Whenever an object moves against another object, it feels frictional forces. These forces act in the opposite direction to the movement. Friction makes it more difficult for things to move.
Friction can be useful. For example:
Frictional forces are much smaller on smooth surfaces than on rough surfaces, which is why we slide on ice but not on concrete.
Friction can also be unhelpful. If you do not lubricate your bike regularly with oil, the friction in the chain and axles increases. Your bike will be noisy and difficult to pedal.
When there is a lot of friction between moving parts, energy is transferred to the surroundings, causing heating. Think of what happens when you rub your hands together quickly. The friction warms them up.
Bikes, cars and other moving objects experience air resistance as they move. Air resistance is caused by the frictional forces of the air against the vehicle. The faster the vehicle moves, the bigger the air resistance becomes. The top speed of a vehicle is reached when the force from the cyclist or engine is balanced by air resistance.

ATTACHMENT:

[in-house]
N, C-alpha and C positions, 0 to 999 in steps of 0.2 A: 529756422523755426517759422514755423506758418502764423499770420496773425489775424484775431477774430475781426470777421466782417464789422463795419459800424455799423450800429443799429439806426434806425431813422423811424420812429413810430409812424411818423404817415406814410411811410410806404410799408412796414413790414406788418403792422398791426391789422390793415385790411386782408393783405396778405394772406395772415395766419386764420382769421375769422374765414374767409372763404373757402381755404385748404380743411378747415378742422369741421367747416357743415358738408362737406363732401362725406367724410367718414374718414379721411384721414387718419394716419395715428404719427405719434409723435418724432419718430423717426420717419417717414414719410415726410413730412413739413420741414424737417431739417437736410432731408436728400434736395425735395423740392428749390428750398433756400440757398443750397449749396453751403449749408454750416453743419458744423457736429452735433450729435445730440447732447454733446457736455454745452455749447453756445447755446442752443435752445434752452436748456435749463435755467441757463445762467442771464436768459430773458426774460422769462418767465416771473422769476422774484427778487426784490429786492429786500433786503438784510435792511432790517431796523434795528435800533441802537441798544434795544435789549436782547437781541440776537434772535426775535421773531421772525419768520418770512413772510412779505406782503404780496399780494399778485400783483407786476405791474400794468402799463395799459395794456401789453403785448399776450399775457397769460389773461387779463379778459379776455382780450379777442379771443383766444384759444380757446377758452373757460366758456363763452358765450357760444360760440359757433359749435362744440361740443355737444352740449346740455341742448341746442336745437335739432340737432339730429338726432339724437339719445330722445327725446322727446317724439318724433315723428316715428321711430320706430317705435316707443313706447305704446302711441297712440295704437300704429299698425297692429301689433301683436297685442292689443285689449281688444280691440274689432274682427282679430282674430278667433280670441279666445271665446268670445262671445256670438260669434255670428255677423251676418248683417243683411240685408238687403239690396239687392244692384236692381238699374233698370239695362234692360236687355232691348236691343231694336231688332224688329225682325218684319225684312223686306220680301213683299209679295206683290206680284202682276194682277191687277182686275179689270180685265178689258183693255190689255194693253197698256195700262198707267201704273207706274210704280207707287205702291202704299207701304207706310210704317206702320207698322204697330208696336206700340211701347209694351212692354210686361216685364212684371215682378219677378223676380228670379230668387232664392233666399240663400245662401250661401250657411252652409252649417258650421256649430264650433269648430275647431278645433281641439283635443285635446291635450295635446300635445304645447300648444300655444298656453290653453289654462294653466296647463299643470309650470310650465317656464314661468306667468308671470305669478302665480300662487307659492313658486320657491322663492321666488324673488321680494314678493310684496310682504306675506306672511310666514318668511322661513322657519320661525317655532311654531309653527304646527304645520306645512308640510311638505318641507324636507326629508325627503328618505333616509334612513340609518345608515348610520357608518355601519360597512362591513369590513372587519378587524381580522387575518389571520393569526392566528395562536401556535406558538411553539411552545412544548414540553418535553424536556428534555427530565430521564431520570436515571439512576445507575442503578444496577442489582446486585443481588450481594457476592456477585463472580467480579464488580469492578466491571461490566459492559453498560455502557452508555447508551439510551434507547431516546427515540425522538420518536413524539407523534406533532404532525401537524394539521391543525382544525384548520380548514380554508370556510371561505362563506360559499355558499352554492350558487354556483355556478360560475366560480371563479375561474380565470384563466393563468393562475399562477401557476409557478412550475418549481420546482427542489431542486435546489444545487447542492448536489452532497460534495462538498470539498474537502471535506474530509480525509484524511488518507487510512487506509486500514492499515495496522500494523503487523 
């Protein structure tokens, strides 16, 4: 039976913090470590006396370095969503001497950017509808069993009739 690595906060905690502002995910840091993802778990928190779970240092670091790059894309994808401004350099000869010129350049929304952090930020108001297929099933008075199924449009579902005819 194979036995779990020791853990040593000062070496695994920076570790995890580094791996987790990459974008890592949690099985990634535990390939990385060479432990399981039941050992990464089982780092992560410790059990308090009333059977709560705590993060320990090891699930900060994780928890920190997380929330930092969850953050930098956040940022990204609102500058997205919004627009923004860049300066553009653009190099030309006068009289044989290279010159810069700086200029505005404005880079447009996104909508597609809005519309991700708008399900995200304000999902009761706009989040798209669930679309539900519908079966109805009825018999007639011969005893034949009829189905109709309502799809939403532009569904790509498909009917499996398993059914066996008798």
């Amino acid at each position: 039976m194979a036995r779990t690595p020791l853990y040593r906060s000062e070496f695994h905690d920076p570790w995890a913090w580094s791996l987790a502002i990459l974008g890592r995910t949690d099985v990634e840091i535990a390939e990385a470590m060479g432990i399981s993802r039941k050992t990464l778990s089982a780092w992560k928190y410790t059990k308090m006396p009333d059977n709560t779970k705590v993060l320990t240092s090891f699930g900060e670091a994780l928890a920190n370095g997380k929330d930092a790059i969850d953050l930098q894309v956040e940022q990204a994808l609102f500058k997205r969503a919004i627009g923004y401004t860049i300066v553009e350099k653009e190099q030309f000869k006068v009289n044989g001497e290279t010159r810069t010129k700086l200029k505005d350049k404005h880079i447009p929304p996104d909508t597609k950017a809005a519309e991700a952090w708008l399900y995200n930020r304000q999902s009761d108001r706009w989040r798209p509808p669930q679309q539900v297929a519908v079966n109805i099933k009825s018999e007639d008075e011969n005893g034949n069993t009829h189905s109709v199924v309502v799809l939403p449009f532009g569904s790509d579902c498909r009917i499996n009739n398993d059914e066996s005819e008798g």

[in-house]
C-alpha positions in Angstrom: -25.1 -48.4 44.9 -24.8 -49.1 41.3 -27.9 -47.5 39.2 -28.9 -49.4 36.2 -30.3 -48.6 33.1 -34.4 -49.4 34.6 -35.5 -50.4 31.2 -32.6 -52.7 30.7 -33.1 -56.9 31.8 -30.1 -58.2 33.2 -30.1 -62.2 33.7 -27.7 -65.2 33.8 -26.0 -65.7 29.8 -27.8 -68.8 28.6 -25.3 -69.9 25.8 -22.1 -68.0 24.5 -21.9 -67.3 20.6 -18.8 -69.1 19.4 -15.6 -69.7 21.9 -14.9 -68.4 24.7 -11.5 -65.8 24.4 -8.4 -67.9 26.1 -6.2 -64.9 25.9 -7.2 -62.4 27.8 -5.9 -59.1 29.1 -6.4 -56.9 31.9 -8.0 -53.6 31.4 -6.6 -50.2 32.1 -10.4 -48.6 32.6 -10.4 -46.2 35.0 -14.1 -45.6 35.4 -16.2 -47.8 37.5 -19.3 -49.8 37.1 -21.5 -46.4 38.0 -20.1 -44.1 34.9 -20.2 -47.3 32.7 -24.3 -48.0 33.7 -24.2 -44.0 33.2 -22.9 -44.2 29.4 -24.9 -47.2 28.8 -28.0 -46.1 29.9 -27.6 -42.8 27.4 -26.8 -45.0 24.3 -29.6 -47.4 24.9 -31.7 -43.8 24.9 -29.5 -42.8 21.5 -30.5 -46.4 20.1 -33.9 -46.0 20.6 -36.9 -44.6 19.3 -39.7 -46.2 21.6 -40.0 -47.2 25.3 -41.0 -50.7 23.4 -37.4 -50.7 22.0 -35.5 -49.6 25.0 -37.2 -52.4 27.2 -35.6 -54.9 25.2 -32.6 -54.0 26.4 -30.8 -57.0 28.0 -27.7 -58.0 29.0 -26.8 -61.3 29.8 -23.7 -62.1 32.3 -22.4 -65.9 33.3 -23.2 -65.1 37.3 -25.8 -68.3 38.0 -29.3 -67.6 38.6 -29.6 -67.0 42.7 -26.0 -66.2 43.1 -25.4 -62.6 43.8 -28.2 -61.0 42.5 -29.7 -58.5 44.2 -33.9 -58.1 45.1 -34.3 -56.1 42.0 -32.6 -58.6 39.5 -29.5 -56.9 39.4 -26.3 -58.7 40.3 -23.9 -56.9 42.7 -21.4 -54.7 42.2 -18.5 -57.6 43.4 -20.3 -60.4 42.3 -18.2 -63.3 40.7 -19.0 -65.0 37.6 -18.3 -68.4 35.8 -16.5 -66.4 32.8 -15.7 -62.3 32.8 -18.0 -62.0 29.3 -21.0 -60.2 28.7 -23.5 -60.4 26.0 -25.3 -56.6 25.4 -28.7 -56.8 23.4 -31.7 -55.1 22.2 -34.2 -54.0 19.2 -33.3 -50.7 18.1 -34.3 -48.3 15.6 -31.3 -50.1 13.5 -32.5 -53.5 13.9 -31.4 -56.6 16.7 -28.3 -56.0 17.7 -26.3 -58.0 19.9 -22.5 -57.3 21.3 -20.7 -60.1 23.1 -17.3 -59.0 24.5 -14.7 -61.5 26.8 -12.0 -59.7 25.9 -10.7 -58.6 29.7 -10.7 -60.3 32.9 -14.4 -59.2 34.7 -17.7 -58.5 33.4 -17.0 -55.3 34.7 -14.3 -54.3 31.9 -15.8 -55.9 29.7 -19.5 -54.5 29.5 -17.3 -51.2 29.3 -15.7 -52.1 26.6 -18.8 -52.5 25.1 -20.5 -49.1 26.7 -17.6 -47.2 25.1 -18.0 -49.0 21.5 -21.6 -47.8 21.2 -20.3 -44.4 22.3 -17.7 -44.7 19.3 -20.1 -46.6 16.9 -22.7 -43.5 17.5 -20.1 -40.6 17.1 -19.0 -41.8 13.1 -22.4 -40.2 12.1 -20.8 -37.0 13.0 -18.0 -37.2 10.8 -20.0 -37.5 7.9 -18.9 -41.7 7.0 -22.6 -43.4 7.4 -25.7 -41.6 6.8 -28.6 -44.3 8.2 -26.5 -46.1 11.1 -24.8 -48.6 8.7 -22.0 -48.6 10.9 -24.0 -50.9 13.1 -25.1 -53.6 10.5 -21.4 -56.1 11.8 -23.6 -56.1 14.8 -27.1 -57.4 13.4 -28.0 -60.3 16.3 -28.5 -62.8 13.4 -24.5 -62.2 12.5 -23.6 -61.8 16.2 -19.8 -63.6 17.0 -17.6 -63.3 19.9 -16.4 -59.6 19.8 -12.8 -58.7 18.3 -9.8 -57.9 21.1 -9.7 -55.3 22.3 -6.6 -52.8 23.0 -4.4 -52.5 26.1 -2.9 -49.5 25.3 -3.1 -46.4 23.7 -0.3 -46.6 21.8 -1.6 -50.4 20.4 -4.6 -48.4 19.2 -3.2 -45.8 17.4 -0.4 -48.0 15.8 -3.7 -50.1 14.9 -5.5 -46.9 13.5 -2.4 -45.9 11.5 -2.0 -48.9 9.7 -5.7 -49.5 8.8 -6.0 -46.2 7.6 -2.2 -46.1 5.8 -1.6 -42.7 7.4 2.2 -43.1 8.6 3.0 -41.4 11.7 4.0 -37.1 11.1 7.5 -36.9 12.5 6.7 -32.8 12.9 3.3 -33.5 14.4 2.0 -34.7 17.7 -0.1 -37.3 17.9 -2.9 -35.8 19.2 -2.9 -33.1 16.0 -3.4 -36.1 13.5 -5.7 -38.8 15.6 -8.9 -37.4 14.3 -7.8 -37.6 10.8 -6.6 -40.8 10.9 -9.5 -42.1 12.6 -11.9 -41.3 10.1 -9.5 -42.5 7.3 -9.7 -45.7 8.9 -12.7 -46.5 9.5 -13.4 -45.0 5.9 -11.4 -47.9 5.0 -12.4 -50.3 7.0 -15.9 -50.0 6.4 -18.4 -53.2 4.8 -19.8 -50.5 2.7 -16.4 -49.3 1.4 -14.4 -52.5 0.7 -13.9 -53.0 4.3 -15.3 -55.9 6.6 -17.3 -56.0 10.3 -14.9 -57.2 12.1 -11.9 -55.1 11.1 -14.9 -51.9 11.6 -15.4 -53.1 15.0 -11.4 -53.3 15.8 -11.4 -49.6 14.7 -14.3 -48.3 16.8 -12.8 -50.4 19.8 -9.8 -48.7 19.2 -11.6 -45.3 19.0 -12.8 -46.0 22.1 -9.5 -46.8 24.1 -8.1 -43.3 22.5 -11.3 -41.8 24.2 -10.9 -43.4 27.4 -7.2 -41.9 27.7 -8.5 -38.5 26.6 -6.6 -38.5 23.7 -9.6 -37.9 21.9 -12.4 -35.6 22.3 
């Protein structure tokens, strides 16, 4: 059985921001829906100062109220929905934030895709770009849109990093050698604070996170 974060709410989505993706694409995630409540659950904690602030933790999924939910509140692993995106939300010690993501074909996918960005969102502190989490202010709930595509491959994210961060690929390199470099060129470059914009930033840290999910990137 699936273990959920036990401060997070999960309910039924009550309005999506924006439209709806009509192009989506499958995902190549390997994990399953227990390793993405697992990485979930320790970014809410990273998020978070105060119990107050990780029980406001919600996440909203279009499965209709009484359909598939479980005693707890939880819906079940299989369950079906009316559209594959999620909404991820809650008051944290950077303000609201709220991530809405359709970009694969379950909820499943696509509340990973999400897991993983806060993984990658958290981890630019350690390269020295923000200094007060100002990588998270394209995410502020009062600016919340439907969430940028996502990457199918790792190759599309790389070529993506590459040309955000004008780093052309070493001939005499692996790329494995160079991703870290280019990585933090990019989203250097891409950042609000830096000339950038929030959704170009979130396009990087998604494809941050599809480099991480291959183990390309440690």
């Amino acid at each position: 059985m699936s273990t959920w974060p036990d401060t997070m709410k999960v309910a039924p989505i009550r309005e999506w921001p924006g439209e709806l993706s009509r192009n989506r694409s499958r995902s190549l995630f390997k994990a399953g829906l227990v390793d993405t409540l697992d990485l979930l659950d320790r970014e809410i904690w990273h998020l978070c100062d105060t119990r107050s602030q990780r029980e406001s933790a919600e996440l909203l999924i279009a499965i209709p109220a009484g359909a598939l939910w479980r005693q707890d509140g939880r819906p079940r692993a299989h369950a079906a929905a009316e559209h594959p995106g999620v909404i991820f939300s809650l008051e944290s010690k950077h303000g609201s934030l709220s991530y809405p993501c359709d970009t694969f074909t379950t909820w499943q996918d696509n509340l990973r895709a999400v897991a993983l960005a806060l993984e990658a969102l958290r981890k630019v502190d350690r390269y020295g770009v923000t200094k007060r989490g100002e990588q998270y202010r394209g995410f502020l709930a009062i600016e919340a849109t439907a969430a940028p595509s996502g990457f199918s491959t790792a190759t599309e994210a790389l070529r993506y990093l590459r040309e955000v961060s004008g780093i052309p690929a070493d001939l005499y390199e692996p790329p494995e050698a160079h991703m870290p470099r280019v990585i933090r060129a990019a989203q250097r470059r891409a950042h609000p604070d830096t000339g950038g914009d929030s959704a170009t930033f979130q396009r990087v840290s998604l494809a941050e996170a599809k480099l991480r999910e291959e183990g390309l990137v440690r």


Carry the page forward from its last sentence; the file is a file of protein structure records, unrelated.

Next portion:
Racing cyclists crouch down low on their bikes to reduce the air resistance on them. This helps them to cycle faster. They also wear streamlined helmets. These have special, smooth shapes that allow the air to flow over the cyclist more easily.
Modern vehicles are also streamlined. Their smooth shapes make the air resistance smaller, which allows them to travel further on the same amount of fuel.